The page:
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The Alchemical Wedding of Christian Rosycross

Anno 1459, published in 1616 by Johann Valentin Andreae


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Second Day

Preparing For The Journey I had hardly got out of my cell into a forest when I thought the whole heaven and all the elements had already trimmed themselves in preparation for this wedding. For even the birds chanted more pleasantly than before, and the young fawns skipped so merrily that they made my heart rejoice, and moved me to sing; wherefore with a loud voice I thus began:

Rejoice dear bird
And praise thy Maker,
Raise bright and clear thy voice,
Thy God is most exalted,
Thy food he hath prepared for thee
To give thee in due season.
So be content therewith,
Wherefore shalt thou not be glad,
Wilt thou arraign thy God
That he hath made thee bird?
Wilt trouble thy wee head
That he made thee not a man?
Be still, he hath it well bethought
And be content therewith.
What do I then, a worm of earth
To judge along with God?
That I in this heaven's storm
Do wrestle with all art.
Thou canst not fight with God.
And whoso is not fit for this, let him be sped away
O Man, be satisfied
That he hath made thee not the King
And take it not amiss,
Perchance hadst thou despised his name,
That were a sorry matter :
For God hath clearer eyes that that
He looks into thy heart,
Thou canst not God deceive.

This I sang now from the bottom of my heart throughout the whole forest, so that it resounded from all parts, and the hills repeated my last words, until at length I saw a curious green heath, to which I betook myself out of the forest. Upon this heath stood three lovely tall cedars, which by reason of their breadth afforded excellent and desired shade, at which I greatly rejoiced. For although I had not hitherto gone far, yet my earnest longing made me very faint, whereupon I hastened to the trees to rest a little under them. But as soon as I came somewhat closer, I saw a tablet fastened to one of them, on which (as afterwards I read) in curious letters the following words were written:

"God save you, stranger! If you have heard anything concerning the nuptials of the King, consider these words. By us the Bridegroom offers you a choice between four ways, all of which, if you do not sink down in the way, can bring you to his royal court. The first is short but dangerous, and one which will lead you into rocky places, through which it will scarcely be possible to pass. The second is longer, and takes you circuitously; it is plain and easy, if by the help of the Magnet you turn neither to left nor right. The third is that truly royal way which through various pleasures and pageants of our King, affords you a joyful journey; but this so far has scarcely been allotted to one in a thousand. By the fourth no man shall reach the place, because it is a consuming way, practicable only for incorruptible bodies. Choose now which one you will of the three, and persevere constantly therein, for know whichever you will enter, that is the one destined for you by immutable Fate, nor can you go back in it save at great peril to life. These are the things which we would have you know. But, ho, beware! you know not with how much danger you commit yourself to this way, for if you know yourself to be obnoxious by the smallest fault to the laws of our King, I beseech you, while it is still possible, to return swiftly to your house by the way you came."

As soon as I read this writing all my joy nearly vanished again, and I who before sang merrily, began now inwardly to lament. For although I saw all the three ways before me, and understood that henceforward it was vouchsafed to me to choose one of them, yet it troubled me that if I went the stony and rocky way, I might get a miserable and deadly fall, or if I took the long one, I might wander out of it through byways, or be in other ways detained in the great journey. Neither could I hope that I amongst thousands should be the very one who should choose the royal way. I saw likewise the fourth before me, but it was so environed with fire and exaltations, that I did not dare draw near it by much, and therefore again and again considered whether I should turn back, or take any of the ways before me. I considered well my own unworthiness, but the dream still comforted me that I was delivered out of the tower; and yet I did not dare confidently rely upon a dream; whereupon I was so perplexed in various ways, that very great weariness, hunger and thirst seized me.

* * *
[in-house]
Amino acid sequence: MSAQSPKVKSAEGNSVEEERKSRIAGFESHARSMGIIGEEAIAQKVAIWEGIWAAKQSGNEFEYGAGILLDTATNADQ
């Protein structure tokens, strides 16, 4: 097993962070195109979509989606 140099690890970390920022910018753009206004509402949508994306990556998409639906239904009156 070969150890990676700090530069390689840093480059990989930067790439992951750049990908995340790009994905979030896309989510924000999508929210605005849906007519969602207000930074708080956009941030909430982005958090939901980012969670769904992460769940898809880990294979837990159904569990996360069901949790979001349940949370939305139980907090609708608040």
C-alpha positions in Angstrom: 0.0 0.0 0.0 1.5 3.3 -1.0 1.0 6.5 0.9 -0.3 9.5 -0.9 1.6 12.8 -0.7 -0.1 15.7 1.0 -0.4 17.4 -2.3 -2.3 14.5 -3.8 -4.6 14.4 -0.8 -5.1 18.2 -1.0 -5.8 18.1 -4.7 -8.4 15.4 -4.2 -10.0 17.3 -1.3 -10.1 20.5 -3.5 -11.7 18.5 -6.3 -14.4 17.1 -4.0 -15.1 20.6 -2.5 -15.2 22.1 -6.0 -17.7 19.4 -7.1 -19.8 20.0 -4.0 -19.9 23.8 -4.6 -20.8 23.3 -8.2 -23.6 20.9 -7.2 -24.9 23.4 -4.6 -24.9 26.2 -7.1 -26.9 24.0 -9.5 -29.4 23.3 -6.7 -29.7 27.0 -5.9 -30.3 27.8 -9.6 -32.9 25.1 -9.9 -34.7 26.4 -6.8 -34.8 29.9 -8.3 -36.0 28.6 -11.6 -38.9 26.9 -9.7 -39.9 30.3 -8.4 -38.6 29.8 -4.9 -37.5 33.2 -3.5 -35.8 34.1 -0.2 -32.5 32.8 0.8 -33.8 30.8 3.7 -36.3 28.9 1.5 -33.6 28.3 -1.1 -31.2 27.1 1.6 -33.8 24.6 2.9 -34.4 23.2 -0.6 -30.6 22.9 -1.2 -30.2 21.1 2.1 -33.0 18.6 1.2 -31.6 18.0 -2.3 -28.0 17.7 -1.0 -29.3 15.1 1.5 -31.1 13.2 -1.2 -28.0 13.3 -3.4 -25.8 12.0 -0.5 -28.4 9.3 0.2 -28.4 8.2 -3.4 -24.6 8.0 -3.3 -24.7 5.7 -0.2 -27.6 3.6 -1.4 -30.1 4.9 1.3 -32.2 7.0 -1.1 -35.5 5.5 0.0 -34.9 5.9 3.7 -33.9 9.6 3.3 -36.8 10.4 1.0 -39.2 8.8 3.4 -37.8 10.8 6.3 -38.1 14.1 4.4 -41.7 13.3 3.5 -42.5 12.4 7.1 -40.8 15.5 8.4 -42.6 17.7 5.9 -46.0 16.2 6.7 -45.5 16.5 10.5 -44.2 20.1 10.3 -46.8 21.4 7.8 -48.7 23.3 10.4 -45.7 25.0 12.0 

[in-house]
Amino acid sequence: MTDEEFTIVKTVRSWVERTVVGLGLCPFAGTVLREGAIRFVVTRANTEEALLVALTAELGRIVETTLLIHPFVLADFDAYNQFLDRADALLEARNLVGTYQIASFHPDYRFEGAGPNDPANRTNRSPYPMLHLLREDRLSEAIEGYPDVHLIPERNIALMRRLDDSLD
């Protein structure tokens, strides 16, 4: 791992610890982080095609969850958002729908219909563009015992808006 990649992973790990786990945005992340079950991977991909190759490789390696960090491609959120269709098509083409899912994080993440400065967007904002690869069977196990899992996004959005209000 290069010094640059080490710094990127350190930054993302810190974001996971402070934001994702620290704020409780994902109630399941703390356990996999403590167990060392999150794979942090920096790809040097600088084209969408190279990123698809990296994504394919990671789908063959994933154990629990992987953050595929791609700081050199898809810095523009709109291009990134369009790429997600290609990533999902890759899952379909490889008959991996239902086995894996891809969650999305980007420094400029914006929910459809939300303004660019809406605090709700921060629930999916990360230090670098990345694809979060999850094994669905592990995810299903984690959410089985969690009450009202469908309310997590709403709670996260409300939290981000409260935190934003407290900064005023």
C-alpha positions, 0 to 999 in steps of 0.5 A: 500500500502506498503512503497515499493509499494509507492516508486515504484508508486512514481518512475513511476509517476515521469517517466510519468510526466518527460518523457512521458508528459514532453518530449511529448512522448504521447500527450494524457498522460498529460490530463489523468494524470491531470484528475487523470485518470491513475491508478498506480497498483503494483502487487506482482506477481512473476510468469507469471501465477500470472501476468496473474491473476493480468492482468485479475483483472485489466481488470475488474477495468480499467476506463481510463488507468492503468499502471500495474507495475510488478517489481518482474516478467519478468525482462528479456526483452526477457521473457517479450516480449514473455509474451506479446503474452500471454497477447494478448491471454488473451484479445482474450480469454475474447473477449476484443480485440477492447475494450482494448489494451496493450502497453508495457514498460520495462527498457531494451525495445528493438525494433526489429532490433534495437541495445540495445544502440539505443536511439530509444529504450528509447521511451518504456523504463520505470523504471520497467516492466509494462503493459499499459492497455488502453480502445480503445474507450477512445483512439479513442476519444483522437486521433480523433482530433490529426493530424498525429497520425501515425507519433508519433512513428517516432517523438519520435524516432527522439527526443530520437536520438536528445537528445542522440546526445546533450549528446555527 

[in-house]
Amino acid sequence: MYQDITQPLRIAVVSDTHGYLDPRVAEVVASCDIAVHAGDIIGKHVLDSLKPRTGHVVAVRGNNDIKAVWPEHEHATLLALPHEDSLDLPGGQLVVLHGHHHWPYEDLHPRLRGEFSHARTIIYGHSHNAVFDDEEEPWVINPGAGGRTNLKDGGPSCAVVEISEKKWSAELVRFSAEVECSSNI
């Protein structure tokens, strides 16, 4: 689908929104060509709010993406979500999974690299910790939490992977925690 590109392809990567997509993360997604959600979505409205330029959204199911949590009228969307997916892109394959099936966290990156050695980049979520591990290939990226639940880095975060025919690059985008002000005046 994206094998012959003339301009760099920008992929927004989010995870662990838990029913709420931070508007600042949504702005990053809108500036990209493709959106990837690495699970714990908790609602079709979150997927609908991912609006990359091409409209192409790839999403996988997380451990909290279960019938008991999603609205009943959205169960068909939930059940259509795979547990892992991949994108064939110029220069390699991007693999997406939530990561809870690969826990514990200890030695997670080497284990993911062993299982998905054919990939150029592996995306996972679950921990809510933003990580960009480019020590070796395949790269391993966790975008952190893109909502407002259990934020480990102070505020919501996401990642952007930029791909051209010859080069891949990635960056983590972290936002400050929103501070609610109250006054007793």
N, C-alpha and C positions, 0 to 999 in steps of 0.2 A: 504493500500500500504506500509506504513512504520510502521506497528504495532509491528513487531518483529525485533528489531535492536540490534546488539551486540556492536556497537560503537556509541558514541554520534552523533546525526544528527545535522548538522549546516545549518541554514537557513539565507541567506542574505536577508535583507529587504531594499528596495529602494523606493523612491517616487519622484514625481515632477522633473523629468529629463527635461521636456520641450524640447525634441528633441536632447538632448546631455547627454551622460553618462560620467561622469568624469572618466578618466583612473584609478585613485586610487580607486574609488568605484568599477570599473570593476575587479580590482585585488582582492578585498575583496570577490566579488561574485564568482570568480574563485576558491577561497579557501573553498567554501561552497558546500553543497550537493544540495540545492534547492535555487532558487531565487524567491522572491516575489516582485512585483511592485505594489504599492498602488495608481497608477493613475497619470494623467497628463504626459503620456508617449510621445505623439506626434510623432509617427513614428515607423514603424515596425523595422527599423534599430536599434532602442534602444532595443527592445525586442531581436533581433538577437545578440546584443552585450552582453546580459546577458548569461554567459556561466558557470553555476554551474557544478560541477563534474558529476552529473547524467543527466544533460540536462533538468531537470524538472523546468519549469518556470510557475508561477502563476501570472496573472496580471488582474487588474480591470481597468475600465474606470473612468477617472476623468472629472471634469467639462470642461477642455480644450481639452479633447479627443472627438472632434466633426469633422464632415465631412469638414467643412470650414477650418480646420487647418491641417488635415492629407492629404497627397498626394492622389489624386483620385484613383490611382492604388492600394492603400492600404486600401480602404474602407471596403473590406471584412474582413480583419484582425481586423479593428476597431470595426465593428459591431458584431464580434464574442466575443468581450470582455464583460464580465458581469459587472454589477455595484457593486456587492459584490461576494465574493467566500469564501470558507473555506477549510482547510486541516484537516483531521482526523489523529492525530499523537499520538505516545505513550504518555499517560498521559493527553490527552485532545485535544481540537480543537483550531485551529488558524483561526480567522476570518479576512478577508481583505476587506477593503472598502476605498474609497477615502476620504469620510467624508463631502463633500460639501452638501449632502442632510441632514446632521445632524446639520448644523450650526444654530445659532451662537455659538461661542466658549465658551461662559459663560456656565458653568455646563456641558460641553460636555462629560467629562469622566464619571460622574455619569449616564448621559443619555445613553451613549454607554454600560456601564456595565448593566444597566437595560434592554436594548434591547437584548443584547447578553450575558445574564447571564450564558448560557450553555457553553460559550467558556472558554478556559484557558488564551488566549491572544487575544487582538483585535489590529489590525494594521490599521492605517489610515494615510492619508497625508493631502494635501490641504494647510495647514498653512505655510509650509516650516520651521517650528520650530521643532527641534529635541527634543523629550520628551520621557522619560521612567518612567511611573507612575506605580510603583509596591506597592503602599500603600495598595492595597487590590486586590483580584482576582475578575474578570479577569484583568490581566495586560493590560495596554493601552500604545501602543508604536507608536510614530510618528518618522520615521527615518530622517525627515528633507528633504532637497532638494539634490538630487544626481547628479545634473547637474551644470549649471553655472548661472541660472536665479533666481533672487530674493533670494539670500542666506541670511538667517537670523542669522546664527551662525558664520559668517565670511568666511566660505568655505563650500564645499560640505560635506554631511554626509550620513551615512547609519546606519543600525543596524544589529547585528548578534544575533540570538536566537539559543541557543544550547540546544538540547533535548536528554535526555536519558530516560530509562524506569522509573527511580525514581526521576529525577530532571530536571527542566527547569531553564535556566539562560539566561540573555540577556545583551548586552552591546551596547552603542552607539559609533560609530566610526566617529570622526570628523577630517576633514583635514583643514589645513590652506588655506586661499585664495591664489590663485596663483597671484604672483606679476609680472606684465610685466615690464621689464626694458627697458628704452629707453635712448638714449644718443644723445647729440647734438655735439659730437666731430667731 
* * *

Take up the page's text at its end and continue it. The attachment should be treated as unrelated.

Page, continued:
Whereupon I presently drew out my bread and cut a slice of it; which a snow-white dove of whom I was not aware, sitting upon the tree, saw, and therewith (perhaps according to her usual manner) came down. She betook herself very familiarly with me, and I willingly imparted my food to her, which she received, and so with her prettiness she again refreshed me a little. But as soon as her enemy, a most black raven, perceived it, he straightaway darted down upon the dove, and taking no notice of me, would force away the dove's food, and she could not guard herself otherwise than by flight. Whereupon they both flew together towards the south, at which I was so hugely incensed and grieved that without thinking what I did, I hastened after the filthy raven, and so against my will ran into one of the forementioned ways a whole field's length. And thus the raven having been chased away, and the dove delivered, I then first observed what I had inconsiderately done, and that I was already entered into a way, from which under peril of great punishment I could not retire. And though I had still wherewith in some measure to comfort myself, yet that which was worst of all to me was that I had left my bag and bread at the tree, and could never retrieve them. For as soon as I turned myself about, a contrary wind was so strong against me that it was ready to fell me. But if I went forward on the way, I perceived no hindrance at all. From which I could easily conclude that it would cost me my life if I should set myself against the wind, wherefore I patiently took up my cross, got up onto my feet, and resolved, since so it must be, that I would use my utmost endeavour to get to my journey's end before night.